Queasiness quiz

I wonder how many men, viewing this video of a guy dancing among female cheerleaders, feel their shared manhood slightly undermined?

Let’s face it: the sense of male superiority is not something isolated among antediluvian members of the male sex; most men share it to a degree. Even gay men. To see a guy doing what is strongly associated with the other sex in some way threatens our perceived status. It leaves us with a queasy feeling.

It isn’t the dancing. We are now so used to seeing men dance, even when it involves moves not all that dissimilar to the cheerleader’s, there is no gender panic, except perhaps for the rare ones among us. Take, for example, this captivating dance, Moorhuhn, brilliantly performed by Daniil Simkin:

From these two examples, it appears that what destabilises our identity is the context: that of a guy doing something that is generally done by females. If both sexes do the same things interchangeably, it gets very hard to argue that one sex is superior in status to the other. Thus the discomfort in seeing a guy dressed in a skirt and a chest-band that looks like a bra doing high kicks and splits, and waving pom-poms.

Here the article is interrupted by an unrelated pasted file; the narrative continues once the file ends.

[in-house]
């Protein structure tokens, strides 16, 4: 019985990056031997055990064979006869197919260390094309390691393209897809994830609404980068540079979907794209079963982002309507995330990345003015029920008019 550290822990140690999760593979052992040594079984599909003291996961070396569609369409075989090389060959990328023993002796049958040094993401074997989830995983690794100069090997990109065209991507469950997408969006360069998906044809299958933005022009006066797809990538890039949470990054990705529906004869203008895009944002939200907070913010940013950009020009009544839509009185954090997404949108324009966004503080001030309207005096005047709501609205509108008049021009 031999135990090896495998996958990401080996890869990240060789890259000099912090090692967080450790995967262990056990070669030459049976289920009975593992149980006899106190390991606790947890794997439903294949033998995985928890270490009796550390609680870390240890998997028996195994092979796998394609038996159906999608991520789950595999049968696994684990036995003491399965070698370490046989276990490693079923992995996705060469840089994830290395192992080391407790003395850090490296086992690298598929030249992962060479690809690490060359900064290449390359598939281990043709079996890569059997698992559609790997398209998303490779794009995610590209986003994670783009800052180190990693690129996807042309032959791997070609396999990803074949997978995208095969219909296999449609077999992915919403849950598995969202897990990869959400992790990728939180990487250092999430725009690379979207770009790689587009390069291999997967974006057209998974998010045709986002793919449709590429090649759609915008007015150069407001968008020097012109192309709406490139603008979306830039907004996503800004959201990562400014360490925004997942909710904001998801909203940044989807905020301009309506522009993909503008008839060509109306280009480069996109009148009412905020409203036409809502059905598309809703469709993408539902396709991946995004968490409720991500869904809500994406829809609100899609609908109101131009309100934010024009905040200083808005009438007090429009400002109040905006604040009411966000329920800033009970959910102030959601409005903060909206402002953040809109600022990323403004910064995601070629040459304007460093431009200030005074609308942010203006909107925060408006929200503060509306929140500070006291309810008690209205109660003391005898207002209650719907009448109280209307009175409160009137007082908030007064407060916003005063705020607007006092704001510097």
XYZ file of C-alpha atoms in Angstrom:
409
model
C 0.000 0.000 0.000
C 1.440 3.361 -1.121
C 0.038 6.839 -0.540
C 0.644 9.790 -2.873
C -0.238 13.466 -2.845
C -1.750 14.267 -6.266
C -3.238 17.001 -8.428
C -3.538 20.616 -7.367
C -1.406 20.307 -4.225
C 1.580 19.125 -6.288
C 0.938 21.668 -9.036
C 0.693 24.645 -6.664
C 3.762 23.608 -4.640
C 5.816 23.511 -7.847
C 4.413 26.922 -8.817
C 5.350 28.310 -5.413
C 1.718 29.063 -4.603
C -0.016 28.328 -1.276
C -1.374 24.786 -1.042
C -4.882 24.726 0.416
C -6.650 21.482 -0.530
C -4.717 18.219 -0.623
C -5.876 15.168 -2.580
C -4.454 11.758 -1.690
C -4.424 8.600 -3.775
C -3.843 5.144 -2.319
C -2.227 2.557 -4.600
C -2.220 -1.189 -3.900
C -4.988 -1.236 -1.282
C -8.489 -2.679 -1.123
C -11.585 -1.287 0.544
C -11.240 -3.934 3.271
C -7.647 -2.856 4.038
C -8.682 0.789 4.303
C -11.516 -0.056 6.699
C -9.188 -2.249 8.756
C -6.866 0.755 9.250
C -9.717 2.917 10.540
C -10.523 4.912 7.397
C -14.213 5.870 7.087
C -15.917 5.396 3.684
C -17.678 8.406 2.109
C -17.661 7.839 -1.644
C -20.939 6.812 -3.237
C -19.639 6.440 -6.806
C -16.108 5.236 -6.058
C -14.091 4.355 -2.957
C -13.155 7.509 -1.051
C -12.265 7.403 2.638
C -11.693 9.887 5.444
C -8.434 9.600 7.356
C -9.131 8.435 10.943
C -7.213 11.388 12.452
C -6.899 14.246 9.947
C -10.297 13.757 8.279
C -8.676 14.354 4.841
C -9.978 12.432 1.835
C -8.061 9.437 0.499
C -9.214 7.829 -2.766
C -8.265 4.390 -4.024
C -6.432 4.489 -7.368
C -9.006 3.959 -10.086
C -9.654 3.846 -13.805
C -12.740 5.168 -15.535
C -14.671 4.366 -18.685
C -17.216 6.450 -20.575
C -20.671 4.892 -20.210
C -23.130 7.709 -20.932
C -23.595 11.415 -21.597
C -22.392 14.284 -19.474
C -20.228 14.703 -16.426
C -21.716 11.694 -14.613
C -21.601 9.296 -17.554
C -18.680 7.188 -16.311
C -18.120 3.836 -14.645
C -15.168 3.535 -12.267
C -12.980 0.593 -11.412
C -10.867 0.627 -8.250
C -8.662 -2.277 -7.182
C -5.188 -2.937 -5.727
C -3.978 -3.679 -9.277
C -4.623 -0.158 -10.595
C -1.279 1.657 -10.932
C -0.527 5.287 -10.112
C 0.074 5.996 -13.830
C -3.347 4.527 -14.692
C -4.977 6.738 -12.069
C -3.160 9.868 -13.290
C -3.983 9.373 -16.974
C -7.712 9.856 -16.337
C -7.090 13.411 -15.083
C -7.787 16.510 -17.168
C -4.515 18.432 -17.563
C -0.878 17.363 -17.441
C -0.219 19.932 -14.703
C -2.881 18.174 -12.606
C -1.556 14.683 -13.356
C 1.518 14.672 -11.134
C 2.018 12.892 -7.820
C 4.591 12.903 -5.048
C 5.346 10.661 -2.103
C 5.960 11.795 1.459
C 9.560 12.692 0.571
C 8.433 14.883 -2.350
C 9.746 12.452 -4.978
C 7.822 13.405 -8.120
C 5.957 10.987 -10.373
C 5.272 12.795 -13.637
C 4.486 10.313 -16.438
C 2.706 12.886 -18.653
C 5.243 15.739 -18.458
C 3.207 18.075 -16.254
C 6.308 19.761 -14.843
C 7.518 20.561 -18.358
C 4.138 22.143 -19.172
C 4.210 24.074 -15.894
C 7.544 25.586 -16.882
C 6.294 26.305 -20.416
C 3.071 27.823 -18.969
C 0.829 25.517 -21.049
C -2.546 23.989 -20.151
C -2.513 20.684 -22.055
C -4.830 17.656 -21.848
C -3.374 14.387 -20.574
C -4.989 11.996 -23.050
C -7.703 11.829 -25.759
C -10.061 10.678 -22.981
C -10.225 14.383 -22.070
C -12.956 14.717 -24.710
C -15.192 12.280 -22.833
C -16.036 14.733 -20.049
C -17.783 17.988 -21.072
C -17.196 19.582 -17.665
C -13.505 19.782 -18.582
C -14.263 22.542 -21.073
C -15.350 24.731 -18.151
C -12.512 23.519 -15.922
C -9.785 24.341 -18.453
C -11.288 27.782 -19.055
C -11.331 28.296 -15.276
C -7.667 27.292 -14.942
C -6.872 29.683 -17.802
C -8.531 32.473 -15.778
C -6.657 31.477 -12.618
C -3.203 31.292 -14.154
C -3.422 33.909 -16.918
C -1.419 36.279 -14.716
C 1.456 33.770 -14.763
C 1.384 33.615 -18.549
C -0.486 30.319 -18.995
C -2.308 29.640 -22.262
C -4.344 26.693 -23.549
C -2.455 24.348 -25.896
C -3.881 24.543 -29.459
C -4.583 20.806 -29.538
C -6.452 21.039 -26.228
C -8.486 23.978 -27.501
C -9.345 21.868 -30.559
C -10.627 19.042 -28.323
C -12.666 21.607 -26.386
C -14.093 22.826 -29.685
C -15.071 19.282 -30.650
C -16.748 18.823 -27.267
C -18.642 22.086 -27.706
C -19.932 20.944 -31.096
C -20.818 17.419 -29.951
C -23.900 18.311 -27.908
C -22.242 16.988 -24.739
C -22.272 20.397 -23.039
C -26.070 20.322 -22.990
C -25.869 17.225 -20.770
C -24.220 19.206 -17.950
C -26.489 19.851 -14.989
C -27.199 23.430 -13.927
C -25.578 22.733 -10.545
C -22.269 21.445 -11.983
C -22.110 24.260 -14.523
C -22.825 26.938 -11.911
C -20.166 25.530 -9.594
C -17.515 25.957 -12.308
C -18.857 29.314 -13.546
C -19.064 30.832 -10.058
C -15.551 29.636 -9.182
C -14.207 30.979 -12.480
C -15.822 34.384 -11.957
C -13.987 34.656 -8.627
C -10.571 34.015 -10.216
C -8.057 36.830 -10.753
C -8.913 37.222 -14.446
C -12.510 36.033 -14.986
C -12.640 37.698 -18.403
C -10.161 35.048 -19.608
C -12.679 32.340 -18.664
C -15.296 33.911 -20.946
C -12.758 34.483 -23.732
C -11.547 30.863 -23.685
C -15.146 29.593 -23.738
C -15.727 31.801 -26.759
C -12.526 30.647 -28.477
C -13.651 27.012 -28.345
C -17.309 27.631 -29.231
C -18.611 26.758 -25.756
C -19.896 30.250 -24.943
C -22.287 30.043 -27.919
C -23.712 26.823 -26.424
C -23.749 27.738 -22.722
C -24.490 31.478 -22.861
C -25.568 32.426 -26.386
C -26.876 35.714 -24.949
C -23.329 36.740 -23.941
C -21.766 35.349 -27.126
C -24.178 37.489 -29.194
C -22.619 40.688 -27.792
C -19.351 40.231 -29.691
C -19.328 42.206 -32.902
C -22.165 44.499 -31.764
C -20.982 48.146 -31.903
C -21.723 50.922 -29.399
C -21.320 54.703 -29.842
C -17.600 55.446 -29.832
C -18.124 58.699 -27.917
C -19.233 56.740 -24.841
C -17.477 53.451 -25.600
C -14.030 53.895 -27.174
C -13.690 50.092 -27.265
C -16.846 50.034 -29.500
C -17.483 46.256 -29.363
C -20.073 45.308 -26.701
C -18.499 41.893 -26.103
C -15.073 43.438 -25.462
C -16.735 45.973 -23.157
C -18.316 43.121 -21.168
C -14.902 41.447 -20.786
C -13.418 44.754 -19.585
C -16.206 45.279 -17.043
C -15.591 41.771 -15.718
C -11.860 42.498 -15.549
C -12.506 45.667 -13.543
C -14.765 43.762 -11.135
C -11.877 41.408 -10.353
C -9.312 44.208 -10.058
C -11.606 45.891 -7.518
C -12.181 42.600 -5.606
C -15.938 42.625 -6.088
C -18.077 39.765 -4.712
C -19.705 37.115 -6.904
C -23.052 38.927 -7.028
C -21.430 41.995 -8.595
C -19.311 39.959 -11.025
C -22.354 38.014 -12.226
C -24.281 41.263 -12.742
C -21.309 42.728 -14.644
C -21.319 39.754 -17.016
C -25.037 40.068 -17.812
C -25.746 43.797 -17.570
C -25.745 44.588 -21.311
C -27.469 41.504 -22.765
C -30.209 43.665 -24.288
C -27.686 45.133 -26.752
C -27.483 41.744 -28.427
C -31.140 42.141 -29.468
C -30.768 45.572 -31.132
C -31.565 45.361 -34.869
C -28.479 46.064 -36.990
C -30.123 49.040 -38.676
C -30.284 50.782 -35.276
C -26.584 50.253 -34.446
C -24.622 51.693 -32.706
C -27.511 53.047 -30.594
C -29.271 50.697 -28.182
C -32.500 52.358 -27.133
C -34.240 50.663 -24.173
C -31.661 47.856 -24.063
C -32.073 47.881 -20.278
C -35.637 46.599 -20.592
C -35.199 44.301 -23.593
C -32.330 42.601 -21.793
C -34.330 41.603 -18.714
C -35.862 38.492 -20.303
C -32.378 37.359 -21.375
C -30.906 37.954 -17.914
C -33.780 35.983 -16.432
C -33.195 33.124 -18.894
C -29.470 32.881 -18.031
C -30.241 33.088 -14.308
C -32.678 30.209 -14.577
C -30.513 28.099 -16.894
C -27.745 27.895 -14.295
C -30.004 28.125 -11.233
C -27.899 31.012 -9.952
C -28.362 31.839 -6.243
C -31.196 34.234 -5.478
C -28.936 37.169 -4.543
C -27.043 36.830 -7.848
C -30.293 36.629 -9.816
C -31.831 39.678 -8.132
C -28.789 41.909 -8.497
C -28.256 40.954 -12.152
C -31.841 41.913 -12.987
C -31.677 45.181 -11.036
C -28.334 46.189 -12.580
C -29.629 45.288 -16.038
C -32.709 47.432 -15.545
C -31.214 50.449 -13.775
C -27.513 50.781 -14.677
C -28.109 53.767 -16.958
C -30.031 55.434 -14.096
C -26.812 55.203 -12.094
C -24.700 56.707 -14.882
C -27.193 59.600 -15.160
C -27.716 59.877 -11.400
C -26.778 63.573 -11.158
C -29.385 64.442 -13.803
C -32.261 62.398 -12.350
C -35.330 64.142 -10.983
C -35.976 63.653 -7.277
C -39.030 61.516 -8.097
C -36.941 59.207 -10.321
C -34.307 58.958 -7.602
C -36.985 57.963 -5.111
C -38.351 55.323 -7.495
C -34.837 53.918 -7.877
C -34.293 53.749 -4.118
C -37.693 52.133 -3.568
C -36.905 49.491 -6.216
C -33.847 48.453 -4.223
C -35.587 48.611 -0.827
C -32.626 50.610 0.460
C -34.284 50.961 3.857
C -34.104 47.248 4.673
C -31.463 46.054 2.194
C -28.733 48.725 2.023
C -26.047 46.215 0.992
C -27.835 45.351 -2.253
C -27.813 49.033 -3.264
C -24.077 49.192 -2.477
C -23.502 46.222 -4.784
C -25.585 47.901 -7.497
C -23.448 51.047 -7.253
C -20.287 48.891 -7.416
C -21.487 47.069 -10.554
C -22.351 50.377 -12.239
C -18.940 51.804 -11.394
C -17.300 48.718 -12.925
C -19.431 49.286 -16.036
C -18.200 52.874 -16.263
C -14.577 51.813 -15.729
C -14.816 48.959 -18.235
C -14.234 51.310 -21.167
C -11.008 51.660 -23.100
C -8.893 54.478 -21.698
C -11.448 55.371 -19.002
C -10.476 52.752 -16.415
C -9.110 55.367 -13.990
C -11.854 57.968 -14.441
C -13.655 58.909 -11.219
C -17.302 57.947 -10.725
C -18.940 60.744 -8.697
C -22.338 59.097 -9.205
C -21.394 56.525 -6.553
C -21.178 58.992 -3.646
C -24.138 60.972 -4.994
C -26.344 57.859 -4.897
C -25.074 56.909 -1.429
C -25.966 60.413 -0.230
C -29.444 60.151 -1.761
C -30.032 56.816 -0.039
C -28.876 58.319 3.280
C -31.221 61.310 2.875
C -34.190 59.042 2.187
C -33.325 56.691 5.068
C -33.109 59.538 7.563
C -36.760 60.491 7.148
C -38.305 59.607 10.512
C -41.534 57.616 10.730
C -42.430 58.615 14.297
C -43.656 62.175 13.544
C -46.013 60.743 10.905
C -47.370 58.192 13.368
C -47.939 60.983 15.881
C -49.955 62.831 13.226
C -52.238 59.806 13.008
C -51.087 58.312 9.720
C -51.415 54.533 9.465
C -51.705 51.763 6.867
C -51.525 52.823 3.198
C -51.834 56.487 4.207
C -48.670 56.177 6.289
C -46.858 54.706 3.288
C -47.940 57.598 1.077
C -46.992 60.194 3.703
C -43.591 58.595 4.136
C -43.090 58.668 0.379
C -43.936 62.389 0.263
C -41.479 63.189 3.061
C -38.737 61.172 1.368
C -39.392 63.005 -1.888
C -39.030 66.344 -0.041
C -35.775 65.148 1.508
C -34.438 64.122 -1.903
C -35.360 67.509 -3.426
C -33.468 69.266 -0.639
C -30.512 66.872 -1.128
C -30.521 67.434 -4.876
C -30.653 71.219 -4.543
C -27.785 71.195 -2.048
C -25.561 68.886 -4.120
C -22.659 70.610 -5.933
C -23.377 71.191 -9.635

That said, the intensity of the reaction varies a lot from one male to another. Nowadays, I think most men take a nuanced approach, saying perhaps: Well, it’s his right to do whatever he wants especially when it doesn’t hurt anybody, and it’s really none of my business, even if we may never want to do it ourselves. Watching him, we may be slightly uncomfortable, but we also recognise that we ought not be so. We realise that our discomfort is in an inchoate way illegitimate, and so the rational side of us holds it in check.